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Campus fraternity chapter may be liable for alleged hazing injury

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A Wabash College fraternity pledge’s injury claim resulting from alleged hazing, ruled on recently by the Indiana Supreme Court, turned not on whether he was hazed inside the frat house, but on who may be liable.

“I think the court kind of took the most direct approach and applied landlord-tenant caselaw,” said Thomas R. Schultz, a partner at Schultz & Pogue LLP, who represented Wabash College in Brian Yost v. Wabash College, Phi Kappa Psi Fraternity-Indiana Gamma Chapter at Wabash College, Phi Kappa Psi Fraternity, Inc., and Nathan Cravens, 54S01-1303-CT-161.

The Supreme Court affirmed summary judgment in favor of Wabash and the national Phi Kappa Psi organization, but allowed a claim against the local Greek chapter to proceed.

“Obviously, Wabash wasn’t there that night, wasn’t there to see what was happening, and under Indiana law didn’t owe a duty of care” to Brian Yost, Schultz said. Yost was an 18-year-old freshman pledge when Phi Kappa Psi fraternity brothers were carrying him and dropped him, allegedly causing injuries that forced him to withdraw from the college.

Justices in a 4-1 opinion Feb. 13 affirmed trial and Court of Appeals rulings with regard to the college and the national fraternity. But justices reversed summary judgment in favor of the local Indiana Gamma Chapter of the fraternity, finding that Yost could pursue compensatory and punitive damages for injuries he sustained in the house.

“The local fraternity’s rules and traditions arguably may have provided the active members of the fraternity with authority over the pledges, including Yost, and the exercise of such authority may have played a role in the events that led to Yost’s injury,” Chief Justice Brent Dickson wrote for the majority. “For instance, Yost’s injury occurred when the local fraternity brothers attempted to forcibly place him in the shower, an act which resembles a celebratory tradition of the local fraternity.”

The Wabash Phi Kappa Psi chapter practiced a ritual called “creeking” in which fraternity members were tossed into a nearby creek on their birthdays. “Showering,” the activity that was being carried out when Yost was hurt, derives from that tradition.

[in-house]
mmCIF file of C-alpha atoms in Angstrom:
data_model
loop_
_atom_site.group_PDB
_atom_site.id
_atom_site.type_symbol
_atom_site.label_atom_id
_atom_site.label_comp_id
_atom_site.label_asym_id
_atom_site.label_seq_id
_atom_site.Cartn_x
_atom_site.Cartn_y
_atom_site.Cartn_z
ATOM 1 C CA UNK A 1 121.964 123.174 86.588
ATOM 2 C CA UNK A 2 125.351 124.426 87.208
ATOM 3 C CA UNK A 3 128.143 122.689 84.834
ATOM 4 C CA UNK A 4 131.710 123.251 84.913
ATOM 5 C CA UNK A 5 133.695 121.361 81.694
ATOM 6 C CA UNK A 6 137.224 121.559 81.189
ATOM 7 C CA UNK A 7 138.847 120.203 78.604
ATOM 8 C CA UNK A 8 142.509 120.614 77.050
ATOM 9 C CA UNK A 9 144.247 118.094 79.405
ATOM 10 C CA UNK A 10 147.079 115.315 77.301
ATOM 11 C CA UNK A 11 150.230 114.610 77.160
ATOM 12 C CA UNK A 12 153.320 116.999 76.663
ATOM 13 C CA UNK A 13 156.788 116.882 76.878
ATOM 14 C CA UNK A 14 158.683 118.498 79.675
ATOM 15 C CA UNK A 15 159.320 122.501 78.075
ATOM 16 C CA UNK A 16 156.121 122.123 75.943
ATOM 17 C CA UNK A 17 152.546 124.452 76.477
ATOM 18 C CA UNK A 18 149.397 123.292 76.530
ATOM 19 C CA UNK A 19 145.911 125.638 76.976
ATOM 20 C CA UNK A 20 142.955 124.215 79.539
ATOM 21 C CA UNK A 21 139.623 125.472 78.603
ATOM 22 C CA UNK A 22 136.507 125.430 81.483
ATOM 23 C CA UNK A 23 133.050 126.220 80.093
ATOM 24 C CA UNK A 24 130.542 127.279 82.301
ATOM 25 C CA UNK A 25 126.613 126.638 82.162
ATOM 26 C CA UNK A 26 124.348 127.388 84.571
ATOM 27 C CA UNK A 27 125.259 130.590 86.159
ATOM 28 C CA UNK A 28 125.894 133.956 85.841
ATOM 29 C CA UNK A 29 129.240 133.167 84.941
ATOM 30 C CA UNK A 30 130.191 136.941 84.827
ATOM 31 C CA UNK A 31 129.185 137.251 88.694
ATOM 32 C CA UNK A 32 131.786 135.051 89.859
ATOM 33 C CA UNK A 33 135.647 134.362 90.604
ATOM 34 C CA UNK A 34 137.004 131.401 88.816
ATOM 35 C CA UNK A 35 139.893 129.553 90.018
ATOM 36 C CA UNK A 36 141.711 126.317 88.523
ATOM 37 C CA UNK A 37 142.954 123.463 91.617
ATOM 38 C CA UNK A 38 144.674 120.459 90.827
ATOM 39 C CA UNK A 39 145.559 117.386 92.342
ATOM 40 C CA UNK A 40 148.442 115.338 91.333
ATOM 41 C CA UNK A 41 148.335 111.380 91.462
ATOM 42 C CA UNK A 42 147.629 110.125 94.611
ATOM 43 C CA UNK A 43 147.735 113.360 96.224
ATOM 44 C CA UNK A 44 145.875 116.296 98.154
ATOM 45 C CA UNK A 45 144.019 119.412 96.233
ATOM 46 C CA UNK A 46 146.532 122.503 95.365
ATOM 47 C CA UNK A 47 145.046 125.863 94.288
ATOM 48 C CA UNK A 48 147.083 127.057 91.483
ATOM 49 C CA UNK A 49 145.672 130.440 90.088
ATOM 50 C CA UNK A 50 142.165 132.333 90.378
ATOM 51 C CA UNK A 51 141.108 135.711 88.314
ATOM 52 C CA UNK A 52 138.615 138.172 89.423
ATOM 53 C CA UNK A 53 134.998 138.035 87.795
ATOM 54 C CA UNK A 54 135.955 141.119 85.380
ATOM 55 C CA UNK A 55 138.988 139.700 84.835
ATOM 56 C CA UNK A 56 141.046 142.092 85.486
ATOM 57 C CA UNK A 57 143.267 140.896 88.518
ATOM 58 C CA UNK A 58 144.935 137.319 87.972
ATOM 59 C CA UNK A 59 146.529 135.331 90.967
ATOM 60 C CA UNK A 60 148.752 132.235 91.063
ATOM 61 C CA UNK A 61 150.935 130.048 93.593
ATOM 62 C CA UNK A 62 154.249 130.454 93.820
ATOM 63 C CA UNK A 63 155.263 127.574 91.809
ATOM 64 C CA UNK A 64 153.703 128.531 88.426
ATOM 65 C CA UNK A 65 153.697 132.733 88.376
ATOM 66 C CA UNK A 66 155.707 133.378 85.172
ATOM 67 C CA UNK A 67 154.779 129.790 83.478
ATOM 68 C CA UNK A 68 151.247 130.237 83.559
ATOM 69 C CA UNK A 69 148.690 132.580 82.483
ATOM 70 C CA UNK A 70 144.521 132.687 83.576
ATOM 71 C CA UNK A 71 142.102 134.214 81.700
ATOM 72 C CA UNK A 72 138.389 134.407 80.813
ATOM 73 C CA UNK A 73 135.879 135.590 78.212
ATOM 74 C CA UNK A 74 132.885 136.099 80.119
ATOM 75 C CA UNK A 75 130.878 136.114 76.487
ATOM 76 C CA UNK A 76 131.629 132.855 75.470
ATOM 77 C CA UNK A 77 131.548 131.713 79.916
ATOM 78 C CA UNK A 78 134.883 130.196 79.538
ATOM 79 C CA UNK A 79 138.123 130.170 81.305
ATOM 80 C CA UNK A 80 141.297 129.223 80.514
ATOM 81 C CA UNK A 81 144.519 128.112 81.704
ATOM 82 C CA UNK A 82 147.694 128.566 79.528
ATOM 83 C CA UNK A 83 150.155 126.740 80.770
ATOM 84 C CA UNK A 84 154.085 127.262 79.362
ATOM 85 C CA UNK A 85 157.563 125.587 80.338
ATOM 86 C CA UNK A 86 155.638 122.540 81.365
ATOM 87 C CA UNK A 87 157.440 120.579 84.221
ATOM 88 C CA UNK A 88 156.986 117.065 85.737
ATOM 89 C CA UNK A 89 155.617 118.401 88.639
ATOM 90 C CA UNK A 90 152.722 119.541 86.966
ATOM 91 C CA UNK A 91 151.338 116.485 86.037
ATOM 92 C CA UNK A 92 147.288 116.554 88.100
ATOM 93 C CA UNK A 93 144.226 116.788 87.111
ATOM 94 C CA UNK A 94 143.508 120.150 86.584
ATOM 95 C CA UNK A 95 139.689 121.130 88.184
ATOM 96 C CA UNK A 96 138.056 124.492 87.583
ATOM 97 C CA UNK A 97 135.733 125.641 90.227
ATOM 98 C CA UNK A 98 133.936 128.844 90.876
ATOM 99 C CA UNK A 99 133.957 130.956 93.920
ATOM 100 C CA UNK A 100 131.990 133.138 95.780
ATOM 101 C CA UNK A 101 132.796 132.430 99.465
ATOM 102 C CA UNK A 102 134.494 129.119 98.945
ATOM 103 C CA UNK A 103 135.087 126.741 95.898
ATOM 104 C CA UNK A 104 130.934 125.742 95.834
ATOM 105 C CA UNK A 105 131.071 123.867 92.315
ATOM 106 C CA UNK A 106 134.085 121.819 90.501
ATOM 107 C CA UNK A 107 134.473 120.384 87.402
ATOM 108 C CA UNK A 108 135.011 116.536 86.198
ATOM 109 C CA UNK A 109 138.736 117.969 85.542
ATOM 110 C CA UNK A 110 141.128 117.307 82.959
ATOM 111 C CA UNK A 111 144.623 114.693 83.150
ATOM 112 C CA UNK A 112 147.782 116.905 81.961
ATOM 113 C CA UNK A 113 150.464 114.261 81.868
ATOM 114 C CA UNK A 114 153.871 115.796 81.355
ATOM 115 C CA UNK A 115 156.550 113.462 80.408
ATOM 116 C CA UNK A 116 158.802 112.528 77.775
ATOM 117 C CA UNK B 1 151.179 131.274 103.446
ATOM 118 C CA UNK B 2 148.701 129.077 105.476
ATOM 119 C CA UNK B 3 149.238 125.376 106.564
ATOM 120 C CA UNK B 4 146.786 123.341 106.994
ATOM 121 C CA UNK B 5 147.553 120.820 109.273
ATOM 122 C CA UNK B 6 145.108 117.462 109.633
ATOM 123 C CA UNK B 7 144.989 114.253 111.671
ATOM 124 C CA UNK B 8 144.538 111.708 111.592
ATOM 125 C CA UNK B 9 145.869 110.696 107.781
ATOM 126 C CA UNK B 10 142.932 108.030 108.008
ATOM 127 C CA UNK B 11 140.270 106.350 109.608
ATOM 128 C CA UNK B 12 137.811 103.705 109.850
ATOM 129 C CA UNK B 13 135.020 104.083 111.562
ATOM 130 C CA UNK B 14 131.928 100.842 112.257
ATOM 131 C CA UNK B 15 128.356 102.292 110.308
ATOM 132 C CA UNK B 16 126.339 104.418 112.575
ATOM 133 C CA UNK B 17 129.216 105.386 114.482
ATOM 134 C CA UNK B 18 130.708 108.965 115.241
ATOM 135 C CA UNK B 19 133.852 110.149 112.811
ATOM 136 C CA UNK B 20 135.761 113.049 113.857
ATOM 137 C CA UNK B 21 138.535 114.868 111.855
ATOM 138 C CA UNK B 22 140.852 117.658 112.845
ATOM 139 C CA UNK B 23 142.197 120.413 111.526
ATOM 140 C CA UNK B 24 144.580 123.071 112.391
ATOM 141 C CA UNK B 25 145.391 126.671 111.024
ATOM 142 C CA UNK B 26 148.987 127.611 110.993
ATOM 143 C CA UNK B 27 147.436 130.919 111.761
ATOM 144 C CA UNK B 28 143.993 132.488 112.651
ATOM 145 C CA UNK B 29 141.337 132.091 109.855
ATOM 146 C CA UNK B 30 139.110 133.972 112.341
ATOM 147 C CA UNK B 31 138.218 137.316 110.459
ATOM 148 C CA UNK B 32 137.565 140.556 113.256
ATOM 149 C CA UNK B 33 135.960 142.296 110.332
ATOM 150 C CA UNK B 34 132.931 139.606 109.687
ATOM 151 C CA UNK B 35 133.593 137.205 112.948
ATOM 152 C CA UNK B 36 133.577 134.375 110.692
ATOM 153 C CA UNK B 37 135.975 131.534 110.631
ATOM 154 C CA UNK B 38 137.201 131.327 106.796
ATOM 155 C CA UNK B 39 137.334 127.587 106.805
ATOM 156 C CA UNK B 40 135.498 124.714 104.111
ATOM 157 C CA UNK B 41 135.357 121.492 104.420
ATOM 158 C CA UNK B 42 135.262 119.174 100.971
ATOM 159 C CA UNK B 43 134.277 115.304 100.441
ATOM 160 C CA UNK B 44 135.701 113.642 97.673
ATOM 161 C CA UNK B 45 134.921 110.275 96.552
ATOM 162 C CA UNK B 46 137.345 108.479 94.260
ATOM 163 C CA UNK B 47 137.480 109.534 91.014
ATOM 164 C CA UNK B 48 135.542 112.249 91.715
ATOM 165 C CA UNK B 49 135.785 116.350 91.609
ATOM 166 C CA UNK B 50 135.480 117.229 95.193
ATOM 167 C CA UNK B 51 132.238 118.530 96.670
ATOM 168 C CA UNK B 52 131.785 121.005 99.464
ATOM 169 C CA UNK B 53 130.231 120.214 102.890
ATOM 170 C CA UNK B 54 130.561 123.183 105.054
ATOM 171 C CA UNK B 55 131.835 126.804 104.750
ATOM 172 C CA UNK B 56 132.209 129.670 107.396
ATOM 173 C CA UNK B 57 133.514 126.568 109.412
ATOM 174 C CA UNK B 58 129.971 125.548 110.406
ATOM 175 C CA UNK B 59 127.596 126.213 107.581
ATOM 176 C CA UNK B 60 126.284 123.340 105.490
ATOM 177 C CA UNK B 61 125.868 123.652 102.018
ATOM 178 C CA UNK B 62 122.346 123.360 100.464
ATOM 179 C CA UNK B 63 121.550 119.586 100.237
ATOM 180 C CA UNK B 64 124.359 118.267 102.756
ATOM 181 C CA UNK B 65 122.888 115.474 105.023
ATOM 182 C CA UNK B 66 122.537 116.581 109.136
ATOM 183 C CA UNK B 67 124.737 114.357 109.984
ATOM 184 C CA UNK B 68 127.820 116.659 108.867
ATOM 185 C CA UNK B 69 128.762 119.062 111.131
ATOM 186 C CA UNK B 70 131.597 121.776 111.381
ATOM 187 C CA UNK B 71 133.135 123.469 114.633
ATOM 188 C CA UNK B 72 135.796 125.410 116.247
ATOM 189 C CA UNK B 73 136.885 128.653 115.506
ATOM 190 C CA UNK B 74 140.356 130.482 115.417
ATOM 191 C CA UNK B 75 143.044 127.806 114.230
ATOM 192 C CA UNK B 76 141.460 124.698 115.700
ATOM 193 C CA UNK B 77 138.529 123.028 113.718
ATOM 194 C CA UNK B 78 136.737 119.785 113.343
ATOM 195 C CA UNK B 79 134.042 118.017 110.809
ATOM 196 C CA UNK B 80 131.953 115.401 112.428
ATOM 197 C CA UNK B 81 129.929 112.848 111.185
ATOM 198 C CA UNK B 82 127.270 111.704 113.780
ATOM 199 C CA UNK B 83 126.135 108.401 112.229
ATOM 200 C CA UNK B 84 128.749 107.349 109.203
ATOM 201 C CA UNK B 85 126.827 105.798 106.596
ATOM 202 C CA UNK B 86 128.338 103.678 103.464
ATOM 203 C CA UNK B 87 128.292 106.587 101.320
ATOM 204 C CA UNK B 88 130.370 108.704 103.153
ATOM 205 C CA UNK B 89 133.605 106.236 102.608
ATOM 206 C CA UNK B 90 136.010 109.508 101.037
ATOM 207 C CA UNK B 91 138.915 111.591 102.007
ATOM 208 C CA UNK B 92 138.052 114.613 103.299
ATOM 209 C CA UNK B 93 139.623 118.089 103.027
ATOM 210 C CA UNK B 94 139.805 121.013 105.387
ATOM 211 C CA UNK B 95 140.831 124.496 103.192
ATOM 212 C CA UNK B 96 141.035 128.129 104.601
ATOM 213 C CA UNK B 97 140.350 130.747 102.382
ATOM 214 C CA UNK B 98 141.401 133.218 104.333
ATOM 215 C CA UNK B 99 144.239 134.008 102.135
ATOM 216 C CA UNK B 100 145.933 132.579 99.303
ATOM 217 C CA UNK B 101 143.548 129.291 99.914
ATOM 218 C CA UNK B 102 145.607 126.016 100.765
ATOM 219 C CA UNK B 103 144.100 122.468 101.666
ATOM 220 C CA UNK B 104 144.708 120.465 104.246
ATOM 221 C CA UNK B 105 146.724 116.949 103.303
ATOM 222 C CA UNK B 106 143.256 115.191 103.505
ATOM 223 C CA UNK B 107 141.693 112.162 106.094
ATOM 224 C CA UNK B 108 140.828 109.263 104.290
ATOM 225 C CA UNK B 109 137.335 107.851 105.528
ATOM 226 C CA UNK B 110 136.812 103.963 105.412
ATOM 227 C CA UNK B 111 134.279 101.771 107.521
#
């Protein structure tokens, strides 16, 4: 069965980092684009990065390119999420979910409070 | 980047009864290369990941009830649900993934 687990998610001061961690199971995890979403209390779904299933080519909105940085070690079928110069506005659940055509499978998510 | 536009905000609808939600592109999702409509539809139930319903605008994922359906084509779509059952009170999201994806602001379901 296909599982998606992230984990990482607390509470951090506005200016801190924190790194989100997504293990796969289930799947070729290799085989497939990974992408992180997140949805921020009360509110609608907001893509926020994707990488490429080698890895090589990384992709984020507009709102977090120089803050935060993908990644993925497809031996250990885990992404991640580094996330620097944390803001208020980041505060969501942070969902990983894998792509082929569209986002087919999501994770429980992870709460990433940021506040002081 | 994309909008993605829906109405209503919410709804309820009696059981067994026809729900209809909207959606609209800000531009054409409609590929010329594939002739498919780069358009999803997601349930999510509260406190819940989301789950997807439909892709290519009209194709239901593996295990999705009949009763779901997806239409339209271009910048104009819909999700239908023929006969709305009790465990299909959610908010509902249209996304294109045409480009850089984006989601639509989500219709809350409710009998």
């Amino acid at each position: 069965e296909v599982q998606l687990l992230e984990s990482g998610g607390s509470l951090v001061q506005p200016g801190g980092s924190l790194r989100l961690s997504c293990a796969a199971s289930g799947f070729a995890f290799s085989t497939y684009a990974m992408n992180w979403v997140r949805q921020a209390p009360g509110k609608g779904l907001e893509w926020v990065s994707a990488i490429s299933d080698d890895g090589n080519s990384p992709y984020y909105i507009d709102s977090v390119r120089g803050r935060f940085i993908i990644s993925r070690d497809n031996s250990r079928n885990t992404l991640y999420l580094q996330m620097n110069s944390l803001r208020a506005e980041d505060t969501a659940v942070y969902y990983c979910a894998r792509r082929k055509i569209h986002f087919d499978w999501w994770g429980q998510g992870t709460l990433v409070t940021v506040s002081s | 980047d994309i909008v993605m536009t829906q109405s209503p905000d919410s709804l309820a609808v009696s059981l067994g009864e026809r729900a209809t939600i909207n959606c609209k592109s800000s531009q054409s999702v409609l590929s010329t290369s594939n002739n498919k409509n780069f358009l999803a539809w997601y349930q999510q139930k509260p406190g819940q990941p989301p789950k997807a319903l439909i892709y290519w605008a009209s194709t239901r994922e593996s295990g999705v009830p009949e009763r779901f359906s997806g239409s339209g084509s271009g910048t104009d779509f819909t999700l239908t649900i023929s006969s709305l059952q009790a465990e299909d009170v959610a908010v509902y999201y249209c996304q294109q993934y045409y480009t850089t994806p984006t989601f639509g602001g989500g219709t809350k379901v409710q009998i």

Anne Cowgur, a Taft Stettinius & Hollister LLP partner who argued Yost’s case before the Indiana Supreme Court, declined to discuss the pending case which has been remanded to Montgomery Superior Judge David Ault. Other attorneys representing Yost and his family did not respond to messages seeking comment.

“All of us are looking forward to proceeding with this case and continuing our efforts to assist Mr. Yost,” Cowgur said.

Greek rites

For Greek organizations on college campuses, the decision buttresses the proactive stance that fraternities and sororities have taken against hazing on the national level, said Sean Callan, founding partner of Cincinnati-based Fraternal Law Partners, which represents such organizations.

“Greek organizations on a national level are sort of thankful the Yost decision came down as it did,” Callan said. Had the justices found liability on the part of the national organization, that could have jeopardized those groups’ educational outreach aimed at preventing hazing, he said.

“Every national organization has a policy against hazing of any type. It’s just something that’s not condoned or tolerated at the national level,” Callan explained. Had the national Phi Kappa organization been aware of the Wabash creeking tradition, he said, “It would have been ended immediately.”

In Yost, justices were unanimous only in agreeing that the national organization should not face a claim of liability.